Oxford has a very generous bursary scheme based on household income. That is, they’ll give you money which you never have to pay back, and the lower your family income is, the more they’ll give you. If, like me, you’re in the very lowest household income bracket, they currently (2019) give students £3,700 a year and not only that, but these students automatically get a scholarship with a whole host of additional benefits. Scholars receive the standard £3,700 bursary, but they also get a £3000 reduction in tuition fees each year, meaning the amount of tuition fees you’ll have to pay back after you graduate will be far less than many other students. They also provide opportunities for internships exclusively to scholars, and can provide funding for these too of up to £2,500. Each college also has funds available to students for various things such as buying books or laptops, although this varies a lot from college to college, but there should always be a pot of money allocated for supporting students if they face financial hardship at any point.

Altogether, this makes university a much more comfortable experience, and means you not only don’t have to worry about being able to afford necessities, but also means you can afford to have more expensive experiences too, like going out with friends or attending events hosted by your college. From my experience, there are a lot of events at Oxford which can cost a crazy amount of money, from balls to trips abroad to memberships of various societies, but these are all optional, and you won’t have to miss out on all of them. Even the richest students won’t have the time to attend every event or join every society, so you won’t find yourself having to pass up many opportunities, and you’ll often find your friends are in the same/similar position to you. Many students rely on money from parents, which is a privilege in many ways but also means they don’t have the same autonomy as students receiving bursary payments who can choose how they spend their money without having to ask their parents for support.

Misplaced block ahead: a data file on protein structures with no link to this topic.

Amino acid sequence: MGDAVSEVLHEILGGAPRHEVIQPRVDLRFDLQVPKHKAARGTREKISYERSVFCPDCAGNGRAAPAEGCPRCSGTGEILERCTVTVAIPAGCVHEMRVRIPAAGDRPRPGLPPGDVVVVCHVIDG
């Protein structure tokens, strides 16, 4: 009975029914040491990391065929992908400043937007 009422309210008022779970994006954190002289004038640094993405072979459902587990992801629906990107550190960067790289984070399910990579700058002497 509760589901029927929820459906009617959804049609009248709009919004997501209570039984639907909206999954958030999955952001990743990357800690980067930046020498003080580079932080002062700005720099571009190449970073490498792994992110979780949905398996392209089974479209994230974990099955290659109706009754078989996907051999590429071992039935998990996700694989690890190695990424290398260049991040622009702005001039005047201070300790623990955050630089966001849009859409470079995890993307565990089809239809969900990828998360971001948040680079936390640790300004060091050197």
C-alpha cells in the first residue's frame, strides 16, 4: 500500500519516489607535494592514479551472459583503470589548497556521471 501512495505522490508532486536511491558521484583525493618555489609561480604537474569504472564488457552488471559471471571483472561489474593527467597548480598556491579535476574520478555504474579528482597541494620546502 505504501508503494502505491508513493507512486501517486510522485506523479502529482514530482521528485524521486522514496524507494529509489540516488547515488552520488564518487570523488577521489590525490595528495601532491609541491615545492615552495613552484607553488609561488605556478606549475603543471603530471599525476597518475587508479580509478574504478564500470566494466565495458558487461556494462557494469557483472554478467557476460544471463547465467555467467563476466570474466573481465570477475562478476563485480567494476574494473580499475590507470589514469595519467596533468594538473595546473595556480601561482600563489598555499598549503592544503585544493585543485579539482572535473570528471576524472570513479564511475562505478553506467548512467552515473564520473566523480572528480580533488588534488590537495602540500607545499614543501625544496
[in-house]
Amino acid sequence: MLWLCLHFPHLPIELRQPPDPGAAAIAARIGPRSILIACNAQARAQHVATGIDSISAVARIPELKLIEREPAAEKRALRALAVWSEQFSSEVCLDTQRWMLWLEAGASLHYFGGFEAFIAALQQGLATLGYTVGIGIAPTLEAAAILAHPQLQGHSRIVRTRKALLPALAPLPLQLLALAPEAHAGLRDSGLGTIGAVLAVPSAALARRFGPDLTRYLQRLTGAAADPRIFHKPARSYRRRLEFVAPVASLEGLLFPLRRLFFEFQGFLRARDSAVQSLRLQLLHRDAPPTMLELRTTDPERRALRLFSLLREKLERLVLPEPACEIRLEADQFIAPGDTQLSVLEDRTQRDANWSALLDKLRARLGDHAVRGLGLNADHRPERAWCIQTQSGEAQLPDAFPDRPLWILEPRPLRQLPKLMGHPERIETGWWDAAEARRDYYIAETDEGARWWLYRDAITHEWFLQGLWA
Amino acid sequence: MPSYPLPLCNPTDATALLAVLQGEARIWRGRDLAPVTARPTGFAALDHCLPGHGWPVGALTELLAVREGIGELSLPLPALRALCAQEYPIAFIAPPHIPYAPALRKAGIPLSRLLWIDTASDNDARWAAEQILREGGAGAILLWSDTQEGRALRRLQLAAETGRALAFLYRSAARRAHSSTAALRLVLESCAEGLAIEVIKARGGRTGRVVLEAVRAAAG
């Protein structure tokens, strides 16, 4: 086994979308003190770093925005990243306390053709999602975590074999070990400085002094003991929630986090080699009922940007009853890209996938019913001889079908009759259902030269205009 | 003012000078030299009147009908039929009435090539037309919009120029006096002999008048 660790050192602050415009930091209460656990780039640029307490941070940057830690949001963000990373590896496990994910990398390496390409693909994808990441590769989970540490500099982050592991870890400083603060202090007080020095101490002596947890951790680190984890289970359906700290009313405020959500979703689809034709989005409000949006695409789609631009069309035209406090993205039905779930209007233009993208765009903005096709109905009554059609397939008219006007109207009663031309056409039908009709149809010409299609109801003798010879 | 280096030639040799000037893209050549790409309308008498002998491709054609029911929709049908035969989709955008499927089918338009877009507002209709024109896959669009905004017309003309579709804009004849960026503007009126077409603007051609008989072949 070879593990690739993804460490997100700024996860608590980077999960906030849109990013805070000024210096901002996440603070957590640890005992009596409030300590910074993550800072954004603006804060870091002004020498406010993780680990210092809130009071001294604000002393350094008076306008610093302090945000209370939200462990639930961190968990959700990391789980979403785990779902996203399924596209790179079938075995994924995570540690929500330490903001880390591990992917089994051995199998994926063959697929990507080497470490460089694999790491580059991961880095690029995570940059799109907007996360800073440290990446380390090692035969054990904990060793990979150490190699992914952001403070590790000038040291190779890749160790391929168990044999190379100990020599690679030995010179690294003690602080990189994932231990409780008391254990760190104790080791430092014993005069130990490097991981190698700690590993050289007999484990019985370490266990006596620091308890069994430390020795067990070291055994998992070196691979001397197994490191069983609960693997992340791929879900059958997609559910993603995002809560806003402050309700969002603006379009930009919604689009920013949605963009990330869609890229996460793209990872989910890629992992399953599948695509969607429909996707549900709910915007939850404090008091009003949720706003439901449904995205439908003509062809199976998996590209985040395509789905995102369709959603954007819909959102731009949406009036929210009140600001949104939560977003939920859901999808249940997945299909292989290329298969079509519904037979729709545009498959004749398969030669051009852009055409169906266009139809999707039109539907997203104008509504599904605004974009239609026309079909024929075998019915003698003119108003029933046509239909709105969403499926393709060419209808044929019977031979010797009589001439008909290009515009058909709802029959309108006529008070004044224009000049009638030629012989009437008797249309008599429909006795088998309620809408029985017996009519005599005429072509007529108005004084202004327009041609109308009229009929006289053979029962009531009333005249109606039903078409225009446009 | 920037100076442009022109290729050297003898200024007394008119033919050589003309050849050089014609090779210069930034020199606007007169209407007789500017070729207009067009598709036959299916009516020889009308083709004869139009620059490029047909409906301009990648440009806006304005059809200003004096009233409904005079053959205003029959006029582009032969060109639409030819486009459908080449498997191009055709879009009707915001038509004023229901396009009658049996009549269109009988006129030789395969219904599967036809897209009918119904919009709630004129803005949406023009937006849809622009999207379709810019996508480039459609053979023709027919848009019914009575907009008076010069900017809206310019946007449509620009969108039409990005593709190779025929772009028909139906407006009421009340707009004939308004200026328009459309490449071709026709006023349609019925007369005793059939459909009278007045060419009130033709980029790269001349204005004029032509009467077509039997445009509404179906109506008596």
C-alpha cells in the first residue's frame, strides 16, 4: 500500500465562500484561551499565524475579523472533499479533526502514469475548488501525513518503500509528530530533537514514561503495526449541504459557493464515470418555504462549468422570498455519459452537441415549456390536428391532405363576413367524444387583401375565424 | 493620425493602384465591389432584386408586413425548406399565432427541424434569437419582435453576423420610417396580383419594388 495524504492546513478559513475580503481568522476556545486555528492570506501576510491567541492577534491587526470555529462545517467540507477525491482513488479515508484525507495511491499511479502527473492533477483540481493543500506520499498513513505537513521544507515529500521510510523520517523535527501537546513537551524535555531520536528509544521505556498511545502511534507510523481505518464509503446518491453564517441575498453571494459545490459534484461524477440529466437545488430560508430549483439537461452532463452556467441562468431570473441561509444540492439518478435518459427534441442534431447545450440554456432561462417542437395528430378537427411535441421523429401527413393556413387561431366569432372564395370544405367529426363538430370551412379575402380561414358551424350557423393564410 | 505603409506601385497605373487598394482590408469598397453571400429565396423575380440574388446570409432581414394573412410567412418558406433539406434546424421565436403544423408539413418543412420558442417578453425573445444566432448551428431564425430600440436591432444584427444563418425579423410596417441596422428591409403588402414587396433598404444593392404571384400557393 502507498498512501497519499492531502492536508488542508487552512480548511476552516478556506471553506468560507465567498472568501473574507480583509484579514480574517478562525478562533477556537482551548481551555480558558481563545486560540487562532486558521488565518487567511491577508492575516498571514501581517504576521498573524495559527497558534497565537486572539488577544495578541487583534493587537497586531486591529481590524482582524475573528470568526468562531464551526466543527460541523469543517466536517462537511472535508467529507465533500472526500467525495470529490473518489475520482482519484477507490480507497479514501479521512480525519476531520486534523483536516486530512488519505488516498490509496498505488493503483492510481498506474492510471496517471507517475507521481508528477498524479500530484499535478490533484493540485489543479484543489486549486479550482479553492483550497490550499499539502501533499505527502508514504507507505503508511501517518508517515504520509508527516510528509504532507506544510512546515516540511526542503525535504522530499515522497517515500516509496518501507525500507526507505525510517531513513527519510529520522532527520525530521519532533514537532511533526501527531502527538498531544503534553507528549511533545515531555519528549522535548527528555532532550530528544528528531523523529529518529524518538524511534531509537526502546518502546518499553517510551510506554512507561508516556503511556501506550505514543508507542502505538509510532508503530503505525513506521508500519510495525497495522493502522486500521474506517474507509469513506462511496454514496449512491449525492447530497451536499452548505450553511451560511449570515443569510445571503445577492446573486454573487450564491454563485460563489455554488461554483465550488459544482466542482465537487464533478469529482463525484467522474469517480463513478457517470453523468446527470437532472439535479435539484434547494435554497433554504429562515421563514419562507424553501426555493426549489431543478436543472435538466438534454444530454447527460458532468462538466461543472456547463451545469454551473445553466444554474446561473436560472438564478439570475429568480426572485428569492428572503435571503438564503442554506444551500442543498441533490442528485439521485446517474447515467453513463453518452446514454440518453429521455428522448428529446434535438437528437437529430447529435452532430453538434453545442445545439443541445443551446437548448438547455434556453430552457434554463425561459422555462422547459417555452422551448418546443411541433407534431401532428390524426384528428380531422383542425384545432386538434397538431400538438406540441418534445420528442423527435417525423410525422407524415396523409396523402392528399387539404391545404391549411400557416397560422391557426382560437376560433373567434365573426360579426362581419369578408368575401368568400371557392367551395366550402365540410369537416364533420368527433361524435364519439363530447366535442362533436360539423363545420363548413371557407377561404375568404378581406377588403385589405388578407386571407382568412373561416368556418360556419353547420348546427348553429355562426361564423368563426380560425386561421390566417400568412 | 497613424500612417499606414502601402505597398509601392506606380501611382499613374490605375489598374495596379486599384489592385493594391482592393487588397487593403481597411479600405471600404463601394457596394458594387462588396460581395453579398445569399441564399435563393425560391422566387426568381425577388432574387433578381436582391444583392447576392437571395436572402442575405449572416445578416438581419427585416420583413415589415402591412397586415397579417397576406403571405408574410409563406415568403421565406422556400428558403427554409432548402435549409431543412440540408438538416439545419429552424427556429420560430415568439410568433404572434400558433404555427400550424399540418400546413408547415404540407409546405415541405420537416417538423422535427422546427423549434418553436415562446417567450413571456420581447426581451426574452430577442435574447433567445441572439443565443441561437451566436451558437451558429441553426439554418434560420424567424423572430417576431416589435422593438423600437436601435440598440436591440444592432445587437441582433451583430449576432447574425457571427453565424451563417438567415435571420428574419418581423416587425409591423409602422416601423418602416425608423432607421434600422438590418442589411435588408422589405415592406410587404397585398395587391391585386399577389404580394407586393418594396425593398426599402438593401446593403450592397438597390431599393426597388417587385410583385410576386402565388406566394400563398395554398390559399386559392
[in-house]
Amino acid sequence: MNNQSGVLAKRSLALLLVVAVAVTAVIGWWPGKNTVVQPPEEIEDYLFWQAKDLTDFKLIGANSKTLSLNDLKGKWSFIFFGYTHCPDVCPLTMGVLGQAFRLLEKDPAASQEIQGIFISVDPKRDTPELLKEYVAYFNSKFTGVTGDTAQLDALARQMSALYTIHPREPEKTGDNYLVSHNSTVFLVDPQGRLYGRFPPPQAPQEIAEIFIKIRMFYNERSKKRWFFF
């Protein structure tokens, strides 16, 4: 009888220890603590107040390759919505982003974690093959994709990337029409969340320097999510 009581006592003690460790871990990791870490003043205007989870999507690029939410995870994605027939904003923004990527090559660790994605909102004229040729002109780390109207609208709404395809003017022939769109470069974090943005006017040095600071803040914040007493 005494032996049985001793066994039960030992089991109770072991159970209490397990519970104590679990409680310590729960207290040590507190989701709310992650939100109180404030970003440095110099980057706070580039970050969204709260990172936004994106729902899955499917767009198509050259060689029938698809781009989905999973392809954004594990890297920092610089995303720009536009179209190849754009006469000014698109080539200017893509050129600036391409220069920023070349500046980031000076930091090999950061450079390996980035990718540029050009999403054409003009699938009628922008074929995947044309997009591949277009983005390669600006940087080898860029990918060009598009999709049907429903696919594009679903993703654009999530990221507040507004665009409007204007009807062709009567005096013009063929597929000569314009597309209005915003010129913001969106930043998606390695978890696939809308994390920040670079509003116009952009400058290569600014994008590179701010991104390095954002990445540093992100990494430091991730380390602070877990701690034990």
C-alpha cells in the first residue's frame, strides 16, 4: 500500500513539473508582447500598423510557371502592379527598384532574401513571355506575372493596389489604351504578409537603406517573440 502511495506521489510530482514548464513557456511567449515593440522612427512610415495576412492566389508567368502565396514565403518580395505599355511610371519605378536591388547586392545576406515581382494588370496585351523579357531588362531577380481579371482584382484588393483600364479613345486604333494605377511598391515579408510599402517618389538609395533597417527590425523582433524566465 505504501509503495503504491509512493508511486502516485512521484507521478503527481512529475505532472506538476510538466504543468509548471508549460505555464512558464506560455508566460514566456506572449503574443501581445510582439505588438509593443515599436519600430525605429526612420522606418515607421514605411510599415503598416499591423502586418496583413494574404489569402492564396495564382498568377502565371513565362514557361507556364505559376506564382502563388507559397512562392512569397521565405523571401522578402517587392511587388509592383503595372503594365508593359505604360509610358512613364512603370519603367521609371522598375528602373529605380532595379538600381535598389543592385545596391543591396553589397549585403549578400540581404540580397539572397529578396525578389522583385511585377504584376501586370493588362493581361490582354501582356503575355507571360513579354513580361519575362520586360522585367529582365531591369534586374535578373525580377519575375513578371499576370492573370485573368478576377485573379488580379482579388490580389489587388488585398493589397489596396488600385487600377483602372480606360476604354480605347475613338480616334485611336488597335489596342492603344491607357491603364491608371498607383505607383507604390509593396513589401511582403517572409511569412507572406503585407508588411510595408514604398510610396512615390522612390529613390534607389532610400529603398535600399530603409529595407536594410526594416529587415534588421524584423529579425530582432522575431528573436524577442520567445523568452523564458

Another thing about Oxford is that students are advised not to have jobs during term-time. For many students from a lower-income background this is a daunting prospect as that extra source of income would be really useful, but actually this means you’re not going to be falling behind on work compared to other students who don’t need to work and have more time to study, and you won’t be any worse off because of the bursary/financial hardship payments college provide. And if you are struggling, you can get a job during vacations, which are longer at Oxford than other universities (and longer holidays = more time to earn money!).

So yes, it is daunting going to somewhere like Oxford, and yes, you may at times feel a bit alienated from the students who went to private schools or come from a much wealthier background, but you definitely won’t be the only one in your situation. There’s still a long way to go before the demographics are even at Oxford, but things are improving, and there are several provisions in place to ensure every student has a comfortable, enjoyable experience, including dedicated staff/students who you can talk to if you ever feel isolated or daunted at any point. Don’t let your background hold you back from applying to Oxford, or any university for that matter, because you are as deserving as anybody else to come here.